Literary Review

Women, unbound

Women Without Men; A Novel Of Modern Iran; Shahrnush Parsipur, Women Unlimited, Rs.350.  

Let’s start at the end, instead of at the very beginning. The reason is the delightful Author’s Note with which Shahrnush Parsipur chooses to close her novella. Written with humour, irony and a flair for the absurd — elements that also feature in this series of mystifying, somewhat disjointed, even disturbing interconnected tales that make up Women without Men — it not only offers vital clues to some of the characters, but rare insights as well into the kind of Iranian family the author herself was born into. The most compelling is a cameo of her mother, a descendant of the Qajar dynasty, who, while living in abject poverty, taught her children to address her as “Dear Princess”.

What emerges from this note and from the narratives it follows is a telling portrait of women living in an oppressive society bound by strict religious tradition. Except that in Parsipur’s fictional world, her female protagonists make an effort to transcend their restrictive circumstances. In doing so, some evolve in startling ways. Mahdokht, for example, escapes a life of ennui and repressed sexual longing by finding fulfilment as a tree. Setting down roots in an allegorical garden – a metaphor, perhaps, for an Eden-like refuge where one is allowed to bloom and grow naturally — on the outskirts of Tehran, she is nurtured by a man known as the “Kind Gardener”. The other women protagonists eventually gather in the same garden, but Parsipur makes it clear that fairy-tale endings are not for everyone.

Farrokhlaqa, for instance, a middle-aged aristocrat of considerable means, submits to the sexual demands of a husband she despises, while lusting for another man. On being widowed, she tries in vain to overcome her restlessness, but ultimately surrenders to a marriage of convenience that is “not torrid by any means, but not frigid either”. After much scheming, Fa’iza eventually gets the man she has been hankering after, but not in quite the way she had envisioned. Munis must die twice to be resurrected and reborn. Yet, her “journey toward humanity” leaves her “fatigued and aged, devoid of hope and vision”.

Zarrinkolah is more fortunate. A prostitute, whose daily sessions with unknown men are so mechanical that she ends up in a perennial hallucinatory state, where all men appear headless, shorn of identity and, therefore, indistinguishable, she finds her way to the magical garden, marries the Kind Gardener and conceives. Giving birth to a flower, she nurtures Mahdokht’s arboreal avatar with her breast milk. Ironically, she is the only one who finds fulfilment in marriage.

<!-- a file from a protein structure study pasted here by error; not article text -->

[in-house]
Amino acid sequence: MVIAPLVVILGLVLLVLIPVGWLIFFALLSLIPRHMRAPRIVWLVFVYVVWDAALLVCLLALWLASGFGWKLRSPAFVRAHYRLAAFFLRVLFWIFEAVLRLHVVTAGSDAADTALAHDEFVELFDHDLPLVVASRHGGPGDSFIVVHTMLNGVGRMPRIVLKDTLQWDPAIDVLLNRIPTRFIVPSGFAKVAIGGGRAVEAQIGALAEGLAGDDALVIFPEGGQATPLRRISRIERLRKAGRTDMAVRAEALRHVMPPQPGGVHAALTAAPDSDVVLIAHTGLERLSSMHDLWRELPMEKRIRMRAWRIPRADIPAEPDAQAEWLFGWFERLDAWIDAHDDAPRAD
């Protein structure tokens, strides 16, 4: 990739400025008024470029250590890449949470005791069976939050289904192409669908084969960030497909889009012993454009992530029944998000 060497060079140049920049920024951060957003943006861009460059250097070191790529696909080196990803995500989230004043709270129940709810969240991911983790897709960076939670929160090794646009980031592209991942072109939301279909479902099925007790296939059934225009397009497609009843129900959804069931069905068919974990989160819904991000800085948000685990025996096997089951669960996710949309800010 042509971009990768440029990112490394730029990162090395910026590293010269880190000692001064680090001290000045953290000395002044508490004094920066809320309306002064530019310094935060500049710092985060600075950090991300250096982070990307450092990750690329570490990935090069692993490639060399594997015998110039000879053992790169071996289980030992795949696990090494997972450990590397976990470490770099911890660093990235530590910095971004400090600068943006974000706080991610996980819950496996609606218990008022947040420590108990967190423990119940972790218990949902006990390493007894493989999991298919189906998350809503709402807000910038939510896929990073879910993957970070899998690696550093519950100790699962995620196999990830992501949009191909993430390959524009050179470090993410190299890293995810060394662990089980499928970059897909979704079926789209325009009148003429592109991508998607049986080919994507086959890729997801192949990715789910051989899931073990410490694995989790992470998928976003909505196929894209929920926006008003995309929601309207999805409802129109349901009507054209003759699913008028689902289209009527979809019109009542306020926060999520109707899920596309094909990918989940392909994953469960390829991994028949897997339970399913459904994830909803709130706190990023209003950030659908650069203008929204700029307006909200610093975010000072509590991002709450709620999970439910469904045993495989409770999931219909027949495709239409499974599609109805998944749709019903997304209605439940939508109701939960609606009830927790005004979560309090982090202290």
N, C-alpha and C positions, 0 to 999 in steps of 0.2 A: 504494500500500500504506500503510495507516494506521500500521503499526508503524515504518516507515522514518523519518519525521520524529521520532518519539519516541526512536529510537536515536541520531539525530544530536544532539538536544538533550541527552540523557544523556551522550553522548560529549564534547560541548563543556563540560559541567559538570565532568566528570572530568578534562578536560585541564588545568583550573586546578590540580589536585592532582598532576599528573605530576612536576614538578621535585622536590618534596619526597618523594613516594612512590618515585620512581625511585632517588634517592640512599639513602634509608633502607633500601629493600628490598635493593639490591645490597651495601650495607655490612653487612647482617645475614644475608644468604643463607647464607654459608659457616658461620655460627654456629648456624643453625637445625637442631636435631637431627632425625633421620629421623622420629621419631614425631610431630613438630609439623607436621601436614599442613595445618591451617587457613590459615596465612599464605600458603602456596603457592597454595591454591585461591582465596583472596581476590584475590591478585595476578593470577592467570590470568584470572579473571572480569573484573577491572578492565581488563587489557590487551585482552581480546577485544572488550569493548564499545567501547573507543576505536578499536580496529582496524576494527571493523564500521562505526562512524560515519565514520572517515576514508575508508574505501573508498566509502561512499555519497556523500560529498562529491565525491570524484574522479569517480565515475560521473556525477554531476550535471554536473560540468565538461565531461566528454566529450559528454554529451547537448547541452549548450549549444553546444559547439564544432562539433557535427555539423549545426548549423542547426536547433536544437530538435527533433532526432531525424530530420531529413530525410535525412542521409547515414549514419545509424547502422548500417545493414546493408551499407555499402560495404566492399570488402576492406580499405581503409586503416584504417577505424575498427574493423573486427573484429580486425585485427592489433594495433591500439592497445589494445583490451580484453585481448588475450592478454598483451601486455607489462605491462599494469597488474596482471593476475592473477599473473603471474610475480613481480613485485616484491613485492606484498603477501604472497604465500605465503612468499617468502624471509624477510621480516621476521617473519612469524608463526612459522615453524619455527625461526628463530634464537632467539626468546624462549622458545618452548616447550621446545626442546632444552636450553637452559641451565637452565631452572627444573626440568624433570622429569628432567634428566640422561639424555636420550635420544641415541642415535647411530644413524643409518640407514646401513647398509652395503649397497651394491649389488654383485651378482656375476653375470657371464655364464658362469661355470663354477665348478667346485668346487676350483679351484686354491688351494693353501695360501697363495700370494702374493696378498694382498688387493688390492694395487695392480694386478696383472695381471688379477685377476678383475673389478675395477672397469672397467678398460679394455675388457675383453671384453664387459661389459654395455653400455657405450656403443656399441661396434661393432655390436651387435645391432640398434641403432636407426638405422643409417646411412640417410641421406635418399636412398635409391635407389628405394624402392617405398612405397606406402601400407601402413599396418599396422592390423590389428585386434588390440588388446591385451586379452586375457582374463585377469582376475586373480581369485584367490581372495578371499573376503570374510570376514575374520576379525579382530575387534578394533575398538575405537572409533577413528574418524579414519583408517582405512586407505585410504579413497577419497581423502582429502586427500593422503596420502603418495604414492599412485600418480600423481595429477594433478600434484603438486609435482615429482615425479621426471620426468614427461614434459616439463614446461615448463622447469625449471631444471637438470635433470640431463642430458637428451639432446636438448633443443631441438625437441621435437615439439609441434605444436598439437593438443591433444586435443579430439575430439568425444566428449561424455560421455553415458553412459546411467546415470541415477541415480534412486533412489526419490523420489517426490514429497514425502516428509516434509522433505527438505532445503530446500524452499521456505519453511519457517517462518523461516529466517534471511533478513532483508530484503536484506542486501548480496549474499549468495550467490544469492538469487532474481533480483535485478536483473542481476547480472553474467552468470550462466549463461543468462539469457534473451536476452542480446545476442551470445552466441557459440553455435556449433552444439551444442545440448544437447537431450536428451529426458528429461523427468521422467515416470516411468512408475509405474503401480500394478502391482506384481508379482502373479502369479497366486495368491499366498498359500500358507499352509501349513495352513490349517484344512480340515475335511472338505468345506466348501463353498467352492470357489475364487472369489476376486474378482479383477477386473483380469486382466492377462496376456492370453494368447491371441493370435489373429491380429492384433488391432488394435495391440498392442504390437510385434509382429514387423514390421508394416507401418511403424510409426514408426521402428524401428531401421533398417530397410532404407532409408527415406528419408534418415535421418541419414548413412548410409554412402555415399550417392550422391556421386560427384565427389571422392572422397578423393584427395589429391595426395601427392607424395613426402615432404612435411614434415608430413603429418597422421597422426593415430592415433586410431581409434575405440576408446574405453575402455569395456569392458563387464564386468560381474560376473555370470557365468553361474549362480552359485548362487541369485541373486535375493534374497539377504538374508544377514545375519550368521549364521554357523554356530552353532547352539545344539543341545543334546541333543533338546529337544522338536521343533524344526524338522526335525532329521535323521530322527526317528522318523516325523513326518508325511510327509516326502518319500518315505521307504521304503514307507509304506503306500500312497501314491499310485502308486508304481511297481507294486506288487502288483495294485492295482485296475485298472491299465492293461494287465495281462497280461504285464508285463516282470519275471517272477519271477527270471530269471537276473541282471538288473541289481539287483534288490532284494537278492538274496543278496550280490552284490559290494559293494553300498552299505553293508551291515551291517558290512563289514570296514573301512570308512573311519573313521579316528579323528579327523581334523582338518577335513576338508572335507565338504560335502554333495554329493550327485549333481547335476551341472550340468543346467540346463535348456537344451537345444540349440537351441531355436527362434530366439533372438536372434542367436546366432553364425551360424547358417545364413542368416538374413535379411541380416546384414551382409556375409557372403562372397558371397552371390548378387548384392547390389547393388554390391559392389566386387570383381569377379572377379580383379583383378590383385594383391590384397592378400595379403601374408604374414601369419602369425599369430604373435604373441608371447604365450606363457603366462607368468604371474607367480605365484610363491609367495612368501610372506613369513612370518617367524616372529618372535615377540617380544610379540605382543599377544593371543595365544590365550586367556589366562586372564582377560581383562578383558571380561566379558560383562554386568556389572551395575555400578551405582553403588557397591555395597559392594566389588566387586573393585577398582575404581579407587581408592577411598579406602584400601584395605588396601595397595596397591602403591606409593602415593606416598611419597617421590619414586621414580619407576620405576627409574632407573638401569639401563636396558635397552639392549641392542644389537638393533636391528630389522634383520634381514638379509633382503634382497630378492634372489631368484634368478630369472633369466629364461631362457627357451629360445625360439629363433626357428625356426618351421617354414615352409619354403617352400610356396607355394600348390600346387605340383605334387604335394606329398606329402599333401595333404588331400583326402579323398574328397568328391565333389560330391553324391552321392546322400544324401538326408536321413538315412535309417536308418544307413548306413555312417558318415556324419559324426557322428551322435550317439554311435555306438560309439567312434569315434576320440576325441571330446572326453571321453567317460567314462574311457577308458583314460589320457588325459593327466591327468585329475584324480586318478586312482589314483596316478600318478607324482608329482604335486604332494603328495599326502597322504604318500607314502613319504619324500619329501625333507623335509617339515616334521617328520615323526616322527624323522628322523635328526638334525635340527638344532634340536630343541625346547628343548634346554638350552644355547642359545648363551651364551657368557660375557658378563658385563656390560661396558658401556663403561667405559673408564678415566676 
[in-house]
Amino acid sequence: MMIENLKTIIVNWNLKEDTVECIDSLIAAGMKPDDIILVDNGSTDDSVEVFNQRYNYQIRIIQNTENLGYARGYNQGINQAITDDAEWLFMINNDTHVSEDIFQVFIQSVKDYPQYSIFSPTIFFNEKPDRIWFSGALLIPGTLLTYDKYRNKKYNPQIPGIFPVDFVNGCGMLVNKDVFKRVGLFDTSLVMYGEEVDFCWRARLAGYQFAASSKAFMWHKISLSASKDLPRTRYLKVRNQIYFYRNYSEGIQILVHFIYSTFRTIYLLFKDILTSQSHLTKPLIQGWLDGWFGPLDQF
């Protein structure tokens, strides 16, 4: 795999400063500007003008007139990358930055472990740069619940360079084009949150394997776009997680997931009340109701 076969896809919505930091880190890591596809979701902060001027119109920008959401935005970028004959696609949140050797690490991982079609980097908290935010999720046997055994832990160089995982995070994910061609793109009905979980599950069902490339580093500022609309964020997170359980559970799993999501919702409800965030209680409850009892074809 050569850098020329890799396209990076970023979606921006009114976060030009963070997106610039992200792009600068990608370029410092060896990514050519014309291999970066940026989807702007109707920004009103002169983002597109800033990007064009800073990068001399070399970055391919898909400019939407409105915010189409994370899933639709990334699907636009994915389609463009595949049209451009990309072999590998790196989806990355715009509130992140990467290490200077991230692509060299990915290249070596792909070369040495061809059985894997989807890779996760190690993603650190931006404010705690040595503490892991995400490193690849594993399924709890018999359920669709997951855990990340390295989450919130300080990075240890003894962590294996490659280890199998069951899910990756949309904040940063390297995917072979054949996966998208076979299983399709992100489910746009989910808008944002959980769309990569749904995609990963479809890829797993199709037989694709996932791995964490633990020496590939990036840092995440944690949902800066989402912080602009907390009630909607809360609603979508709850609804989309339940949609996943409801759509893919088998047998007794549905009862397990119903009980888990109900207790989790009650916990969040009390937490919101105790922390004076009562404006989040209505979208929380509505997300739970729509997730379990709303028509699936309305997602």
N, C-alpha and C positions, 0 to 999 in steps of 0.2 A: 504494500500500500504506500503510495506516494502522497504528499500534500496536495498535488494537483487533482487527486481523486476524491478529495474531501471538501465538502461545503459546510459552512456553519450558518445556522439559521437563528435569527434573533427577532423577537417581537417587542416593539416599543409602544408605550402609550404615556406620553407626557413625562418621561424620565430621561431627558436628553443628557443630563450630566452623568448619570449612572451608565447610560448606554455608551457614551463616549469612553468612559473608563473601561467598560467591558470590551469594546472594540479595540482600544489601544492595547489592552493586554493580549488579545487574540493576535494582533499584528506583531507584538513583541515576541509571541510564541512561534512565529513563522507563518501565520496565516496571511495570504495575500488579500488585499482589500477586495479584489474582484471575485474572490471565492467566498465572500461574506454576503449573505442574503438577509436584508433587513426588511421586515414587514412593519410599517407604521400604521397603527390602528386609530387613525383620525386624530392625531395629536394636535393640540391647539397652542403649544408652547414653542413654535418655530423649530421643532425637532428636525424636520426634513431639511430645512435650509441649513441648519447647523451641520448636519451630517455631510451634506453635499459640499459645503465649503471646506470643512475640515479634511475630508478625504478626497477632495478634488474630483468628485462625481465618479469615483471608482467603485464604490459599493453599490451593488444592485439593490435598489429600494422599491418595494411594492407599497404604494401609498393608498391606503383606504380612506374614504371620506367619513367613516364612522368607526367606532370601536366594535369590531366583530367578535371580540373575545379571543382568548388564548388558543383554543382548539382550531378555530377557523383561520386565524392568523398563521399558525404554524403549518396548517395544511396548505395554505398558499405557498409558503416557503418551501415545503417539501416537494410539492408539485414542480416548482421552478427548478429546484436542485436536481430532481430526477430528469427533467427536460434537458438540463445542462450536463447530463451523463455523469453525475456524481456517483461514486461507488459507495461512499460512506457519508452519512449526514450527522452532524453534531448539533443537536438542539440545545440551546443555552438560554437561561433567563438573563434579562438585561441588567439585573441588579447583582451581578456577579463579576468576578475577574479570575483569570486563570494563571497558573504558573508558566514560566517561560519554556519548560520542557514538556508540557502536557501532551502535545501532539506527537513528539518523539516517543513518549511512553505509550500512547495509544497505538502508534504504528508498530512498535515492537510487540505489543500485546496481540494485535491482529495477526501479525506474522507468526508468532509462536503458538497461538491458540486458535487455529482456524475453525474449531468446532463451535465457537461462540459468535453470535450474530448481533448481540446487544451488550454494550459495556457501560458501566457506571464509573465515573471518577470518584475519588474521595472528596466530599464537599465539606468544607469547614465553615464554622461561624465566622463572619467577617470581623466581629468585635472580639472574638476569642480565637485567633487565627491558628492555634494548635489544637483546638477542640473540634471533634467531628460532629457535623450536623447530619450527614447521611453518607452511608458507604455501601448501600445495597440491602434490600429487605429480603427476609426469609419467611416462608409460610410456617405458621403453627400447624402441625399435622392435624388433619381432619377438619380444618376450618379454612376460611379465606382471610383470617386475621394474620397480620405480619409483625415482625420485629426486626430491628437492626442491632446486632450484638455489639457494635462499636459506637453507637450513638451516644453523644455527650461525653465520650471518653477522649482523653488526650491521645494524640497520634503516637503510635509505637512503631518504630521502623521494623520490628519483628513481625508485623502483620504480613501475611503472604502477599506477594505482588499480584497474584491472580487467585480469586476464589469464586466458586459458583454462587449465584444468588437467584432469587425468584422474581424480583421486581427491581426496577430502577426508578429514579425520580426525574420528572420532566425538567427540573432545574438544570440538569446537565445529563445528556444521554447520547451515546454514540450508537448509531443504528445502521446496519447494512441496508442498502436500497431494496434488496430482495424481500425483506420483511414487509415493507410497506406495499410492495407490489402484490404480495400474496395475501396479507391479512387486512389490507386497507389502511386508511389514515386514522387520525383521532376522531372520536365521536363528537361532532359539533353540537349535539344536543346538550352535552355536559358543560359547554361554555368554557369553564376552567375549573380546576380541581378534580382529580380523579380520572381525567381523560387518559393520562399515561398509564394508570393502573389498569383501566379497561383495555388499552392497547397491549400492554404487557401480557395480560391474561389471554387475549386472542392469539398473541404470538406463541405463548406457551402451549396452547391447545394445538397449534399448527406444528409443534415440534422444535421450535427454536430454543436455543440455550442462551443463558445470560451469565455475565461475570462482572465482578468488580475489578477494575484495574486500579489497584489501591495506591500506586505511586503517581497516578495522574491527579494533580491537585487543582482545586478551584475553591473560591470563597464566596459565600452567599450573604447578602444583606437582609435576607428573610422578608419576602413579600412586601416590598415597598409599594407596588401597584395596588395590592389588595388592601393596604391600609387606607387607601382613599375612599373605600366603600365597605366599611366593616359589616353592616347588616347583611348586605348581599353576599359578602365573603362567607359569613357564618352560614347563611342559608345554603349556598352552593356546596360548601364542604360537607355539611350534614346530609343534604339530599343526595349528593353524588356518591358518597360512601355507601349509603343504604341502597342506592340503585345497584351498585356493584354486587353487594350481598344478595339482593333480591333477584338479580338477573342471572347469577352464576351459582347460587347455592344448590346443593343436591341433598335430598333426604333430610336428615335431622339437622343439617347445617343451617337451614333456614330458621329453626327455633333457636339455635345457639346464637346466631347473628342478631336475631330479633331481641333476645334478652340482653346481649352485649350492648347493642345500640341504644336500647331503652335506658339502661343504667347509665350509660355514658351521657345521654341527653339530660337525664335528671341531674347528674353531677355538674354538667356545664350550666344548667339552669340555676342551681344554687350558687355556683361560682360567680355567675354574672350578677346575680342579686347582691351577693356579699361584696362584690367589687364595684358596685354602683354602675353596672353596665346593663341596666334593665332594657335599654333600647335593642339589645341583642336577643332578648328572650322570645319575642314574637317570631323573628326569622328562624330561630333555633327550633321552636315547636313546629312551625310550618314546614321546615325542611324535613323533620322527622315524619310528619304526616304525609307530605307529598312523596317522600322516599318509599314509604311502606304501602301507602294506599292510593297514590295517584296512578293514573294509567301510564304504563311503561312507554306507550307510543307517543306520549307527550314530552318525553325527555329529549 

In following the trajectory of these women, we travel through different worlds, one of aspiration, the other of difficulties in its realisation, one of dreams, the other of grim reality, one replete with violence and bloodshed — both at the political level (set in Iran of the 1950s, these narratives have as their backdrop a Tehran in the grip of civil unrest following the CIA-orchestrated coup of 1953) and at the personal (rape, suicide, murder, accidents) — the other suffused with fantasy. But neither is complete in itself.

Extraordinary though its premise is and unusual its treatment, with generous doses of magical realism producing some beautiful lyrical passages, a sense of déjà vu persists as the novella draws to an end; why, we wonder, does it remind us of those New Wave European films of yore with their eerily nebulous worlds, their angst-ridden protagonists and the never-unveiled mysteries that drive their compulsions?

One can’t help admiring the author’s courage, though, and not merely for giving expression to her vision. Although she now lives in exile like some of her fellow Iranian women writers, Azar Nafisi and Kamin Mohammadi, Parsipur stands out for daring to publish the Persian version of her novella (in 1989) while still living in Iran. She was arrested and jailed by the authorities for her “defiant portrayal of women’s sexuality” and her book is still banned in the country of her birth, where, incidentally, it had become a best-seller. Parsipur, however, has had the last laugh: inspiring an award-winning film by Shirin Neshat (who wrote the Foreword to this novella), Women without Men is destined to live on despite the best efforts of its detractors.

Women Without Men; A Novel Of Modern Iran; Shahrnush Parsipur, Women Unlimited, Rs.350.

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Printable version | Jul 27, 2021 9:30:18 PM |

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